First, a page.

Tea is being cultivated in more and more countries around the world. China and India remain top producers with Sri Lanka and Kenya being close contenders. It makes me and others interested in the culture of these countries, and that includes some of their holidays. So, I have been looking them up and thought I’d start sharing some of them with you as a way of enhancing your experience of enjoying their teas.
Durga Puja – India and Nepal
30 September through 4 October2014 – Durga Puja festival commemorates a victory by the Goddess Durga over an evil buffalo demon named Mahishasura – an allegory for victory of Good over Evil. An important holiday in several states in India, including West Bengal (home of Darjeeling teas), Bihar (home of the Doke Tea Garden, an up and coming contender in the Indian tea world), and Assam (home of Assam teas). It is also celebrated in nearby Nepal (another area where their teas are beginning to gain more prominence among lovers of fine teas).
Double Ninth Day – Taiwan
Double Ninth Day falls on the 9th day of the 9th lunar month of the year. The number “9” is part of “yang” (positive energy), so the festival is sometimes called “Double Yang.” It also represents longevity. The Tawainese celebrate by climbing hills, drinking special wine made from chrysanthemums, and other customs from the Han Dynasty. Originally, these were meant to avoid dangers. These days they provide a reason to enjoy a hike and cool winds of the season, flying kites. Many fine teas come from Taiwan, mostly oolongs. And they continually strive to improve those teas. Enjoy a few to join in the celebration!
Thanksgiving Day – Canada
Yes, north of the border those wonderful folks also celebrate a Thanksgiving day, and yes they are growing tea. Not much yet, but who knows? The holiday was declared on 31 January 1957 by the Canadian Parliament as a day to celebrate harvest during the past year. It is on a Monday (the 2nd one in October), making a long weekend for parades, ball games, family gatherings, and other festivities. A few provinces have this as an optional holiday (Prince Edward Island, Newfoundland and Labrador, New Brunswick, and Nova Scotia).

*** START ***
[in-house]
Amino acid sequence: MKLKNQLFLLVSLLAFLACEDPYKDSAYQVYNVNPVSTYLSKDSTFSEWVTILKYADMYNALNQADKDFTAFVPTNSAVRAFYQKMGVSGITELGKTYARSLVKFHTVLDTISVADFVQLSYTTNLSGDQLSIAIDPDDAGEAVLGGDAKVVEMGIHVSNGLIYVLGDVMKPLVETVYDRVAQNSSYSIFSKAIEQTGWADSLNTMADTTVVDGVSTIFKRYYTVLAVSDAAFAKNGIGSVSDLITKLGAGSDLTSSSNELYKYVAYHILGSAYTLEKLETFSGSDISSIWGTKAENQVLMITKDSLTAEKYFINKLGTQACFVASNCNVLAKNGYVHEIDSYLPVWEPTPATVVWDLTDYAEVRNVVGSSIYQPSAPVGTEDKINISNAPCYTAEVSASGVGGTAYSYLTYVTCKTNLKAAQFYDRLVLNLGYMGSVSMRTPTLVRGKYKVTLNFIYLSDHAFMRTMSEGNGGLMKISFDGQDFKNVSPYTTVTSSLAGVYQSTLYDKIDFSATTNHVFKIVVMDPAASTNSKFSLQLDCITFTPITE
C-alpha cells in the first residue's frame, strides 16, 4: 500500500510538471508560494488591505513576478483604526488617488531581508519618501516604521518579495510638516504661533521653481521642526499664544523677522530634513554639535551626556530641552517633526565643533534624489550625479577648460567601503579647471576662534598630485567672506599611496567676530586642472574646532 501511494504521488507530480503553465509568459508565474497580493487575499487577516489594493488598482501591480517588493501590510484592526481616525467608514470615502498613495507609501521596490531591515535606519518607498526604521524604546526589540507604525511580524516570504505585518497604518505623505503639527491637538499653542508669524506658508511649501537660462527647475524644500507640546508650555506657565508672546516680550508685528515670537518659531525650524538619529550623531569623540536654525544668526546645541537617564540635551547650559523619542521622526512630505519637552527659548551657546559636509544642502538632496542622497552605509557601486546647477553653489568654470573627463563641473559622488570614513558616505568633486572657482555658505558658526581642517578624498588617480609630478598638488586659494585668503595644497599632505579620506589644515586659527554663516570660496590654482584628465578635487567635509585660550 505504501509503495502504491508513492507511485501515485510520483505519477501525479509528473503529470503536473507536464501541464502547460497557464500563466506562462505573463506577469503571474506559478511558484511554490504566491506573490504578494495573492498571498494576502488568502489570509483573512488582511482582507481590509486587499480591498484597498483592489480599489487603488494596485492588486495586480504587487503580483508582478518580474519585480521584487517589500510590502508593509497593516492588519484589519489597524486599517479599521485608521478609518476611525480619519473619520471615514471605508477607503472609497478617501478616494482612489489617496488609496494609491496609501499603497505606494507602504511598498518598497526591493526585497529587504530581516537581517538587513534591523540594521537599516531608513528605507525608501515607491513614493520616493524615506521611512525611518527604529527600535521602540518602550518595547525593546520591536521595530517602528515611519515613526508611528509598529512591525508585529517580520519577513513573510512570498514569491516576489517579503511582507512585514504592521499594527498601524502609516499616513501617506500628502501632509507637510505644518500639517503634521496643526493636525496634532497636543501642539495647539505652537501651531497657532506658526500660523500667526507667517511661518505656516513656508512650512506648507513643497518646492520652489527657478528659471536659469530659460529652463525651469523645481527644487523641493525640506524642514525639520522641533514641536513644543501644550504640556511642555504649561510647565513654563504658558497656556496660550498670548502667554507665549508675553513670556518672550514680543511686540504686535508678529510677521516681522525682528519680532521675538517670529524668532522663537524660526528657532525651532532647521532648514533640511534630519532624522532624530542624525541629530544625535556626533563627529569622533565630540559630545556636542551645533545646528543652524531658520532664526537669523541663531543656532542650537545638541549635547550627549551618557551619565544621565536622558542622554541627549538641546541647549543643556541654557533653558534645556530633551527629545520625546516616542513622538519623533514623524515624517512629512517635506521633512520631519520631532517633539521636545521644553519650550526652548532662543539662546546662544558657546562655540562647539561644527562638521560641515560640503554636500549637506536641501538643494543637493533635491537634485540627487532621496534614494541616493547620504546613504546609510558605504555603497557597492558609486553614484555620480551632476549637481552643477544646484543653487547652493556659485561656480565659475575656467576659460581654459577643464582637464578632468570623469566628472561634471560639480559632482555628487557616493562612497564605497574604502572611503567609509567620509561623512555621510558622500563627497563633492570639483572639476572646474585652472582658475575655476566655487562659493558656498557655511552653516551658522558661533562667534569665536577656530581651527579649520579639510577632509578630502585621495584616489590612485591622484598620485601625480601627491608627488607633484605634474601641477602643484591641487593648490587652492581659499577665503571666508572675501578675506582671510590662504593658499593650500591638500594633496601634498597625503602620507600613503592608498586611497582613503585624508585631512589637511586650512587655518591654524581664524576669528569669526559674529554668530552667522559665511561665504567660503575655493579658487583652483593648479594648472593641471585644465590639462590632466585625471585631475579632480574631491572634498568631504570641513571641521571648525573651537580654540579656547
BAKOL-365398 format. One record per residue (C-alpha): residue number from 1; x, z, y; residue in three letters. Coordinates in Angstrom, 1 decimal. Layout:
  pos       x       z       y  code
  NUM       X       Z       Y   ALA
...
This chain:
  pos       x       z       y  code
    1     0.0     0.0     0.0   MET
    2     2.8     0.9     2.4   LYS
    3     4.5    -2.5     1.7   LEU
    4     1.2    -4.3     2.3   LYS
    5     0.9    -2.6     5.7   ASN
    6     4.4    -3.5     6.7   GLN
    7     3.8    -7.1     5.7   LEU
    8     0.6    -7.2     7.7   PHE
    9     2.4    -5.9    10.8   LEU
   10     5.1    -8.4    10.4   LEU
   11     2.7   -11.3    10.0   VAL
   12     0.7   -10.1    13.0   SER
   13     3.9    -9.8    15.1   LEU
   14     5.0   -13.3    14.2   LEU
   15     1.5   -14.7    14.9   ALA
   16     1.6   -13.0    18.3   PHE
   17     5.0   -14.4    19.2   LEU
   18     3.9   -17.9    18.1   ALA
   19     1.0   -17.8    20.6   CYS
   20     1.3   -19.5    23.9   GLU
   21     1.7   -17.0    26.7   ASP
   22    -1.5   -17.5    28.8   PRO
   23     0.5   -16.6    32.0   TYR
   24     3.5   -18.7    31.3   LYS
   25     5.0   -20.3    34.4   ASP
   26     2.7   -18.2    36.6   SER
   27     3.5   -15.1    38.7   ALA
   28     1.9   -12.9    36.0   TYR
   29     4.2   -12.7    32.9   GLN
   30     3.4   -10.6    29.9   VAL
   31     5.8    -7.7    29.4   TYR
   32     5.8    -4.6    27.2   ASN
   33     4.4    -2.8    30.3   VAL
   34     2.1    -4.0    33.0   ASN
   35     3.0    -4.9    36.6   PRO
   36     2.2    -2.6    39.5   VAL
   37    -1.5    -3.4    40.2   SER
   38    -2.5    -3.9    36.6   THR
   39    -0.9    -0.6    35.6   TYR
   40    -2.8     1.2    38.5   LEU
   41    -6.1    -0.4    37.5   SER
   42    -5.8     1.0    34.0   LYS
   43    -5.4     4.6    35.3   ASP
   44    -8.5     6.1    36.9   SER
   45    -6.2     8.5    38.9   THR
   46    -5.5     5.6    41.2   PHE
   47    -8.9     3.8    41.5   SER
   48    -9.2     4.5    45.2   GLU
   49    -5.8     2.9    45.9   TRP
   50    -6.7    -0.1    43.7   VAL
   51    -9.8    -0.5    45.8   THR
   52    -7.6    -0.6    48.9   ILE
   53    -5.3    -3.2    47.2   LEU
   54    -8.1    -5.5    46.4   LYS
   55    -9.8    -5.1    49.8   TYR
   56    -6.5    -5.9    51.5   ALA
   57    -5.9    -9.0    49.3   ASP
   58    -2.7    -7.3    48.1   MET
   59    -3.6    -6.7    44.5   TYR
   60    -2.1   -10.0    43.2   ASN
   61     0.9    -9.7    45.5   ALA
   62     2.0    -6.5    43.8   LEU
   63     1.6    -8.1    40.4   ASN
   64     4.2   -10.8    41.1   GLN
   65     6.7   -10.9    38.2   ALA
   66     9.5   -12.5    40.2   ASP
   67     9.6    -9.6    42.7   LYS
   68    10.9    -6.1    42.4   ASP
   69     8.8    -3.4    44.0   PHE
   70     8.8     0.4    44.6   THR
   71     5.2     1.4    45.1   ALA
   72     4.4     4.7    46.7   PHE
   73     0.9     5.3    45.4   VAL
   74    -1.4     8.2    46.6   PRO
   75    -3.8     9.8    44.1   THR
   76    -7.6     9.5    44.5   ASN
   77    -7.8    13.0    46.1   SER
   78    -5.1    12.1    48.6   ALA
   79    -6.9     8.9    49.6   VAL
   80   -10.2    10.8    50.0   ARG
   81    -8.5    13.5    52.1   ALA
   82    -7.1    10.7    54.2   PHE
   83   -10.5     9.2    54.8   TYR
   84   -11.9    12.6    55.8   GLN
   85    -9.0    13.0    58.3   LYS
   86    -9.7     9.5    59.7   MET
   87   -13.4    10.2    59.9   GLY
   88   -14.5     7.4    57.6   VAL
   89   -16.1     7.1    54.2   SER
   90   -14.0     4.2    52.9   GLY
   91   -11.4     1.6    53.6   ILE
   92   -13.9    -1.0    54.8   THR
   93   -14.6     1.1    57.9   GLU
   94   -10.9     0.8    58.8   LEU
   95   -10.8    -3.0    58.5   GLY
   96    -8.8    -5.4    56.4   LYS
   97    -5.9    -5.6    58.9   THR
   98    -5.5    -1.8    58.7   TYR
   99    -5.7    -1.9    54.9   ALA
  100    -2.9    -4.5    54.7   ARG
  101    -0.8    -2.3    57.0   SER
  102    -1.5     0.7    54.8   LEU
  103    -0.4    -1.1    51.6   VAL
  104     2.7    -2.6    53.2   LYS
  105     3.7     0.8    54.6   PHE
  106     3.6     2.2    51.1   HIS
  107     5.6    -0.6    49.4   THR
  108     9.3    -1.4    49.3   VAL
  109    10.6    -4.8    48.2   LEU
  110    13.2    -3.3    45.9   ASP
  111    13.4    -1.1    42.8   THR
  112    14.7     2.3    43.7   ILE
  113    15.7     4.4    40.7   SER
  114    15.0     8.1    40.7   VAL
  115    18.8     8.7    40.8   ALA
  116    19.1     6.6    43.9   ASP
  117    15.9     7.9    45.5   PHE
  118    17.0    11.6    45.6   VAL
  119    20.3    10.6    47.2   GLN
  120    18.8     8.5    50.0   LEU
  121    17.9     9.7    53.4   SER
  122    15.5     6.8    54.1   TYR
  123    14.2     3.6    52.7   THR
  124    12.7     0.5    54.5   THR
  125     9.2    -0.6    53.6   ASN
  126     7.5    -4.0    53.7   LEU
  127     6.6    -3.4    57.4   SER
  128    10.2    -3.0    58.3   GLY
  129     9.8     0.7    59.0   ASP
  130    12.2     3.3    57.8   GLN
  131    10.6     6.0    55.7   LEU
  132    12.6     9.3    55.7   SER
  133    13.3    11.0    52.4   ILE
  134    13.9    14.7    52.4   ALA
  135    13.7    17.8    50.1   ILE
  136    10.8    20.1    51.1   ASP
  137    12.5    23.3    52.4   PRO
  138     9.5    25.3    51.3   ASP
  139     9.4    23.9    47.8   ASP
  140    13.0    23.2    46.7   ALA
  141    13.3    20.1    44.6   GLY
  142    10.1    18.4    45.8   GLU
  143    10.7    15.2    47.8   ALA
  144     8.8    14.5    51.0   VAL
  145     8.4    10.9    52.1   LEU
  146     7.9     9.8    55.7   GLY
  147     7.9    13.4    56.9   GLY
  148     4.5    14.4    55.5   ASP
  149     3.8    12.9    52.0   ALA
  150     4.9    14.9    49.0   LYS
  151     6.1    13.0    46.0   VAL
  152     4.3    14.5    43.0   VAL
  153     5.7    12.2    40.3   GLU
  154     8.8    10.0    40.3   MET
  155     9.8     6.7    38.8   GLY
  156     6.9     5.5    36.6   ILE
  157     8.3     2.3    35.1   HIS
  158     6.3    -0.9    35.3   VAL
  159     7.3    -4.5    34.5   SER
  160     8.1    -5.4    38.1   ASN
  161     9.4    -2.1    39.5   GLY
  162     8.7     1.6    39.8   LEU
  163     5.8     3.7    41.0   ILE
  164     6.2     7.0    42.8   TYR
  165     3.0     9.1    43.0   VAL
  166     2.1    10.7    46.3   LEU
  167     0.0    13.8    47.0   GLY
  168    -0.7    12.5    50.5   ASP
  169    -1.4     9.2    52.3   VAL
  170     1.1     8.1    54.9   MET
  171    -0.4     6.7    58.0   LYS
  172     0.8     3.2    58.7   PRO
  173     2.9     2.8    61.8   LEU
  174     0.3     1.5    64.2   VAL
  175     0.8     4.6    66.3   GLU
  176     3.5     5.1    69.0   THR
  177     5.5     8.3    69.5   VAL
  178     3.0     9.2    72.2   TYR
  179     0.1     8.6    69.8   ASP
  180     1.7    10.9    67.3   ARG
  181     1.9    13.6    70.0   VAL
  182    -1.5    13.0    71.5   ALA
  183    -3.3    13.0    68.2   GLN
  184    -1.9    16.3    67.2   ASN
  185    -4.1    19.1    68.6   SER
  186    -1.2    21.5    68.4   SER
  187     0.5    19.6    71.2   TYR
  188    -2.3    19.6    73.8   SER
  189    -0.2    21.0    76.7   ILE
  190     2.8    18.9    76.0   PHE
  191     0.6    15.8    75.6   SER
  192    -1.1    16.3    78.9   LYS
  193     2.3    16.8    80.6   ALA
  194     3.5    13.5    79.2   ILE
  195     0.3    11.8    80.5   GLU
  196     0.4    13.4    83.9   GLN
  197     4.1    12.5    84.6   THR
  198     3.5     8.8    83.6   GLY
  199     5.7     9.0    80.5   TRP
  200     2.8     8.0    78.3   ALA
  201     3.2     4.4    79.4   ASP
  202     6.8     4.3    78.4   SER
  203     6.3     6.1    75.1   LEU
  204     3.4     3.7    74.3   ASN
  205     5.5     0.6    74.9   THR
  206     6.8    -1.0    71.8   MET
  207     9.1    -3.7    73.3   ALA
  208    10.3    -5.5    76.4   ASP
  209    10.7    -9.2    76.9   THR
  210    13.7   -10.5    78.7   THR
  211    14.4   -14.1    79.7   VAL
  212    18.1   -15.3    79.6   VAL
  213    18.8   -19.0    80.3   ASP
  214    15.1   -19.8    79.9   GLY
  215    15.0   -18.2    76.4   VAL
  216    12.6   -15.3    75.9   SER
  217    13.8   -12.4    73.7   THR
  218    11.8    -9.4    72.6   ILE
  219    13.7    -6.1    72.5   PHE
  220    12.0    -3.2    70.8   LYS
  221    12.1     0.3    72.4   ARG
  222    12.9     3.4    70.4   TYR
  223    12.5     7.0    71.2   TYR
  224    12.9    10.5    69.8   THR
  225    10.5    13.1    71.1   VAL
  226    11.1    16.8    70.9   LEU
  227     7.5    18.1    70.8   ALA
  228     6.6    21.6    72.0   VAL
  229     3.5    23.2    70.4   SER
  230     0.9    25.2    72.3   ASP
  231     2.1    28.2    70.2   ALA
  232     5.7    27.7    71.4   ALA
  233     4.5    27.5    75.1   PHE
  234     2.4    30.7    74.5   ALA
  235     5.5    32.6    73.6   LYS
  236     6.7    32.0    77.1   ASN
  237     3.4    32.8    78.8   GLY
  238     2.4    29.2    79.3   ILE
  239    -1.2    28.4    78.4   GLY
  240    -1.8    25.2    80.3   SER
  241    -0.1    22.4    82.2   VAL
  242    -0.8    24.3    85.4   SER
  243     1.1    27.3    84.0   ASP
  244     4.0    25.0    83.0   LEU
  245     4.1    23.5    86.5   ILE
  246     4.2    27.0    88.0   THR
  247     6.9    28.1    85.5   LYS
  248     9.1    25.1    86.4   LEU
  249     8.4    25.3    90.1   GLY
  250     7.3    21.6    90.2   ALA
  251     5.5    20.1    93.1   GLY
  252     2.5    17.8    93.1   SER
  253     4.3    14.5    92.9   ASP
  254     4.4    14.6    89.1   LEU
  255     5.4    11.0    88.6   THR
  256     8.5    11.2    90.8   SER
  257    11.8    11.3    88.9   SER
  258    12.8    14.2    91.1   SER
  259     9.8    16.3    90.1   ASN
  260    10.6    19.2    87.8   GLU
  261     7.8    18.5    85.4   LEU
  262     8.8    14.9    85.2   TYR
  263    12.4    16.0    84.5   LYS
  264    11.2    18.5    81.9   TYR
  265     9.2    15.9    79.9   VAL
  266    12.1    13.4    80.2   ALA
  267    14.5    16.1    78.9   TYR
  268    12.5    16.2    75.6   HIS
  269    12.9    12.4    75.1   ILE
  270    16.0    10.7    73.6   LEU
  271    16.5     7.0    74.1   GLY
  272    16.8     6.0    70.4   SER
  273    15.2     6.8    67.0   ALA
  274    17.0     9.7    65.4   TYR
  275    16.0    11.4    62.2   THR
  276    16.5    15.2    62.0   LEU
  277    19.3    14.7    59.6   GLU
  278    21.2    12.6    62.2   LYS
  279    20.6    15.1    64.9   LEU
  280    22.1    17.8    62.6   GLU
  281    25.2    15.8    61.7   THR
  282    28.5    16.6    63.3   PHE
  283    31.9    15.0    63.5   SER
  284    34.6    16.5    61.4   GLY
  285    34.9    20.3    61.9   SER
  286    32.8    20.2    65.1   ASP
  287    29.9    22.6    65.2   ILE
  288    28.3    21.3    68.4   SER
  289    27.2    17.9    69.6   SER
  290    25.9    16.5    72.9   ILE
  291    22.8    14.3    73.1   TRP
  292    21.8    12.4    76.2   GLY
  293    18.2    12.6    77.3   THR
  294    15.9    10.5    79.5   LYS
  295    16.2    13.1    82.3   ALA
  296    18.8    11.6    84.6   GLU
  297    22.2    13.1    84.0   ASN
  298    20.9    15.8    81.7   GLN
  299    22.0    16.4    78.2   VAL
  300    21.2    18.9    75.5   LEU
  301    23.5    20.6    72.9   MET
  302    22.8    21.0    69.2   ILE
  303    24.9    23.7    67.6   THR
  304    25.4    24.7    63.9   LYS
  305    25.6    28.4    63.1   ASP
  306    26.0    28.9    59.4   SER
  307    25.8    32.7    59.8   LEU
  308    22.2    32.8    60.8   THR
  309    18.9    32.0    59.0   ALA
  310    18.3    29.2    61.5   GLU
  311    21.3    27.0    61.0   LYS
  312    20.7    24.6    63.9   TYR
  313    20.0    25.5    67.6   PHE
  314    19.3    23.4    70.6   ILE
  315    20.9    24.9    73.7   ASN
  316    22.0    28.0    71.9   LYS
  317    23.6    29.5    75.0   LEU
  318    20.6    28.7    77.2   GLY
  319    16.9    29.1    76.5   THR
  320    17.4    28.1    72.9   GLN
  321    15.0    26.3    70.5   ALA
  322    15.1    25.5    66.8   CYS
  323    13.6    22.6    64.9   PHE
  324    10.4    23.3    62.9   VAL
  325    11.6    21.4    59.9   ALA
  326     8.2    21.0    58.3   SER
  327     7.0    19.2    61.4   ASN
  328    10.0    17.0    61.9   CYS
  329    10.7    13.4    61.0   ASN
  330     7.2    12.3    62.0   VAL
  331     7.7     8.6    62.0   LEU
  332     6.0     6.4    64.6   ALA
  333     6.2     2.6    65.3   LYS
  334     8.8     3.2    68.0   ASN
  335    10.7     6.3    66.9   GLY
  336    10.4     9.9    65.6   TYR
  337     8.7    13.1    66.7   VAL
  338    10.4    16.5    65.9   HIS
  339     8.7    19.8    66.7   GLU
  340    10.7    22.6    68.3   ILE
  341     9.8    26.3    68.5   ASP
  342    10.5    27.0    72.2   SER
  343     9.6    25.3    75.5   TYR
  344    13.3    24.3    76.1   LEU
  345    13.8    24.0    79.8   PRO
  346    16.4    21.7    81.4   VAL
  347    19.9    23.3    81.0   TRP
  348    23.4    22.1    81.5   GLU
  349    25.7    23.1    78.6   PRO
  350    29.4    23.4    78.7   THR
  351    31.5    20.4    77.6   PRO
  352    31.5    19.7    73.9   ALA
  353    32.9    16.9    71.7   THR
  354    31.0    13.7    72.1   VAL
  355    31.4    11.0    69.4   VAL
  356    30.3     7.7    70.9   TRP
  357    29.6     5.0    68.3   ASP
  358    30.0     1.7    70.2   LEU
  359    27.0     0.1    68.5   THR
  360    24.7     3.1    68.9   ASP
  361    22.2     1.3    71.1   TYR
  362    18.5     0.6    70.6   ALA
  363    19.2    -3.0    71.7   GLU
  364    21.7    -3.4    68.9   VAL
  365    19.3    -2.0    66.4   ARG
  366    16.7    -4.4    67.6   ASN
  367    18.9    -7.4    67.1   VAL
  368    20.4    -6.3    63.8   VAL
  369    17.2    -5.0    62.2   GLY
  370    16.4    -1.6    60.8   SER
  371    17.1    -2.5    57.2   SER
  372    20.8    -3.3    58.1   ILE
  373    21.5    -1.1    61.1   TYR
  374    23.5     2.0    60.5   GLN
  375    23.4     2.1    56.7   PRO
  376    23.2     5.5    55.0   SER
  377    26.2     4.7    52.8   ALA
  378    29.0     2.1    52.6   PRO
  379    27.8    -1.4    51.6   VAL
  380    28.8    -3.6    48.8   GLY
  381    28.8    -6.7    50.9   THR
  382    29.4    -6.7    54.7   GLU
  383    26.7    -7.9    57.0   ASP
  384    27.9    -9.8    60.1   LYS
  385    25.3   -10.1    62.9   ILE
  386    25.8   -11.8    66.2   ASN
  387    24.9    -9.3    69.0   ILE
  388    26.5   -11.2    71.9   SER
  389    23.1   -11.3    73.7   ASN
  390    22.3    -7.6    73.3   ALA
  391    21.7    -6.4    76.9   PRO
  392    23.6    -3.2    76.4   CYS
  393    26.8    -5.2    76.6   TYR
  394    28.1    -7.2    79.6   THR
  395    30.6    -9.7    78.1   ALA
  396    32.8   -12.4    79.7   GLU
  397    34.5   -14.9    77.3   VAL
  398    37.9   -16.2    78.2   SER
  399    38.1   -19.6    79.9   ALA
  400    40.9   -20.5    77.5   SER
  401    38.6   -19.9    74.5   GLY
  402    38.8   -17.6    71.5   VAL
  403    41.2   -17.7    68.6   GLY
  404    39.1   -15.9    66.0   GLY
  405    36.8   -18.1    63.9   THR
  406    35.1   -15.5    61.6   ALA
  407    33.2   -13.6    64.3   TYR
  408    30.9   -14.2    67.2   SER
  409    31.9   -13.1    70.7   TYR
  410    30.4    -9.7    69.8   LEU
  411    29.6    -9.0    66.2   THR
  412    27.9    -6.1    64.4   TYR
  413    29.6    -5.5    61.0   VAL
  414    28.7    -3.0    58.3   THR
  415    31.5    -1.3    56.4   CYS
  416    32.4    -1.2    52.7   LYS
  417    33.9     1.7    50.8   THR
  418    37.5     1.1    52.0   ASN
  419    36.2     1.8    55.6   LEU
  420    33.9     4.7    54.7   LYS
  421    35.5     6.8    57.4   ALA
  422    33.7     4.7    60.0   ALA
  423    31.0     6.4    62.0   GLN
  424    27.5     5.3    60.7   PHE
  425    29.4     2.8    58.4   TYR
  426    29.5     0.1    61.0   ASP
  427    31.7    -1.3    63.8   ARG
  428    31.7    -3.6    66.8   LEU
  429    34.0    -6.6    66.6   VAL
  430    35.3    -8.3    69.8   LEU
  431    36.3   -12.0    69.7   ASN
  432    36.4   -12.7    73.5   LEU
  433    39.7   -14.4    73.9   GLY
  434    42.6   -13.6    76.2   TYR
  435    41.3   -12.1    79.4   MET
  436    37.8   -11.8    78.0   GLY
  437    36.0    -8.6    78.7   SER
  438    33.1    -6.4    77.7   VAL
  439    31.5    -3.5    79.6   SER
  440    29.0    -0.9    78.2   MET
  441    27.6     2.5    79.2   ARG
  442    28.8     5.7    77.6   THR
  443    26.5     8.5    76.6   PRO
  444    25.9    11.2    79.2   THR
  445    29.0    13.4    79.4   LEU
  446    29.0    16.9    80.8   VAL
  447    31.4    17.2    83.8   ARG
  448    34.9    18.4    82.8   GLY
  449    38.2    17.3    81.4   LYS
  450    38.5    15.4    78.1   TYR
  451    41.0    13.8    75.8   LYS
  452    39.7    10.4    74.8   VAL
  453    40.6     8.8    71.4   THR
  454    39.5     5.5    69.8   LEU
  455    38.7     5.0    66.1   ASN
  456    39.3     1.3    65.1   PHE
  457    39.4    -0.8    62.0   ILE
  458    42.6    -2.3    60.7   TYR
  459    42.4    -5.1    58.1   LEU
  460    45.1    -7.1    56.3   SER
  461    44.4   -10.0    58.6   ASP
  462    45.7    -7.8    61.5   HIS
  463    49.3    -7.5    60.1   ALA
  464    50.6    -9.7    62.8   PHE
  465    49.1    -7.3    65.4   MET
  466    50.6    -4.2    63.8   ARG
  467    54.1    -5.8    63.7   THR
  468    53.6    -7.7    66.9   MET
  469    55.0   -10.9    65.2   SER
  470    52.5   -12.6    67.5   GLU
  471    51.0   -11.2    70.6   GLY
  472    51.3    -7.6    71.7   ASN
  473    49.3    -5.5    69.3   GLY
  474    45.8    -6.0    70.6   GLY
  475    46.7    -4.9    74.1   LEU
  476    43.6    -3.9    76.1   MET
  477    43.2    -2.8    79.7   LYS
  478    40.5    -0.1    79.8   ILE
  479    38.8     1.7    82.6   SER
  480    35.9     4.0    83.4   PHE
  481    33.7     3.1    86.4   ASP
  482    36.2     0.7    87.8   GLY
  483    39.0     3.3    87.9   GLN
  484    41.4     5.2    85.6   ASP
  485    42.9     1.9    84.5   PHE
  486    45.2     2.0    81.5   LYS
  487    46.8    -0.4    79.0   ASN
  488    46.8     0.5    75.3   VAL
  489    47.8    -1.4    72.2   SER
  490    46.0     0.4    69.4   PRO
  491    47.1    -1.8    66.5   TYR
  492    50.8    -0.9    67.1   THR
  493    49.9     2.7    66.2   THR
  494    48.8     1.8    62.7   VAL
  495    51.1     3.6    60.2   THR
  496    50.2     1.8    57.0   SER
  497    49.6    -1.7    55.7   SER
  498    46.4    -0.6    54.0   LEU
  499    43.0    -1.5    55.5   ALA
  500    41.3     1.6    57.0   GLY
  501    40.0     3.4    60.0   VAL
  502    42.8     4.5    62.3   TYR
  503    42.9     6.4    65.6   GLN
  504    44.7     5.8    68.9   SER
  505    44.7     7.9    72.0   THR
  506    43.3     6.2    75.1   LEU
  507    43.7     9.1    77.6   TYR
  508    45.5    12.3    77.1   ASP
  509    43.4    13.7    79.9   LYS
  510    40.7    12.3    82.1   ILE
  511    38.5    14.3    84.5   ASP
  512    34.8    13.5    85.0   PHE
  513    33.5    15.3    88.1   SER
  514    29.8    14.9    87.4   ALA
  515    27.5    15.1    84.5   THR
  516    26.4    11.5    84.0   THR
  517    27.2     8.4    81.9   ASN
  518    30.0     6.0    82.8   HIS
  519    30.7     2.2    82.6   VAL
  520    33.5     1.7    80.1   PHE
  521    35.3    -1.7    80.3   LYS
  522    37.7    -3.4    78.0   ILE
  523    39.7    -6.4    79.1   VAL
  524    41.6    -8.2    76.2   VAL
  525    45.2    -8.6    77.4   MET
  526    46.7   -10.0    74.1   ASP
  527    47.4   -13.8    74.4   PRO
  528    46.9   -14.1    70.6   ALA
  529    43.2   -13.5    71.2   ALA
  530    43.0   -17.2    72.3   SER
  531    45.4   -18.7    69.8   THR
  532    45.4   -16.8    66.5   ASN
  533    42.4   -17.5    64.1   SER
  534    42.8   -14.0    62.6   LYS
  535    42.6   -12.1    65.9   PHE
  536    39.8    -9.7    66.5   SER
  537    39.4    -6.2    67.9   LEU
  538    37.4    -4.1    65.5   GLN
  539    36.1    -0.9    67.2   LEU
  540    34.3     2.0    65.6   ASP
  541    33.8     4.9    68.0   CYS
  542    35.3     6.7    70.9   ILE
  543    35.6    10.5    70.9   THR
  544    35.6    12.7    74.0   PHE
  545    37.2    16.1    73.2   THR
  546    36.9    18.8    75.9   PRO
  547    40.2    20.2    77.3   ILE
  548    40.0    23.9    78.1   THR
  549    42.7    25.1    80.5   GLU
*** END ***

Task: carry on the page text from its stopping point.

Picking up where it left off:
Diwali/Deepavali – India, Nepal, Sri Lanka, Myanmar, Mauritius, Guyana, Trinidad and Tobago, Suriname, Malaysia, Singapore, and Fiji
23 October 2014 – This is the “Festival of Lights” and is a 5-day Hindu celebration (with the main night being on this date to coincide with the darkest new moon night of the month of Kartik) dating back a long time, signifying the victory of light over darkness, knowledge over ignorance, good over evil, and hope over despair (same theme as Durga Puja above). The event is marked by cleaning and fixing up homes, dressing up in their best clothes, fireworks, feasting, and gift exchanges with family members. The countries where this holiday is observed are all ones where tea is grown and/or enjoyed very much. Malaysia seems to regard tea almost as an obsession, rivaling the UK and the Irish Republic.
Daylight Savings Time Ends – UK
26 October 2014 – Clocks “fall back” one hour so there are more useful daylight hours, supposedly. Personally, it’s a time when I want my “elevenses” tea time at 10 a.m. and my afternoon tea at 3 p.m. instead of 4 p.m. It takes a few weeks for my “tea gene” to adjust its internal clock. Tea growing in the UK is at the Tregothnan estate and also some in Scotland. (Clocks in the U.S. aren’t set back until 2 November 2014.)
Halloween – Canada, UK, US
31 October –“All Hallows Eve” was when evil spirits were able to walk among the living and do their mischief. Posting scarily carved squashes (in the UK) and their kin (the pumpkin here in the U.S.) with lit candles in them were said to keep your home safe from these pests. Now they are something to delight the trick-or-treaters. Tea growing in the U.S. is on the rise, with the tea plantation in South Carolina being the best known (see my article here). This date also happens to be Nevada Day in that U.S. state, but no tea is grown there. Just thought you’d like to know.
While you dedicated tea drinkers certainly need no such reasons for drinking a great cuppa, these will help you get a better feel for the source of those teas and may inspire you to a special toast to them all.
See more of A.C. Cargill’s articles here.
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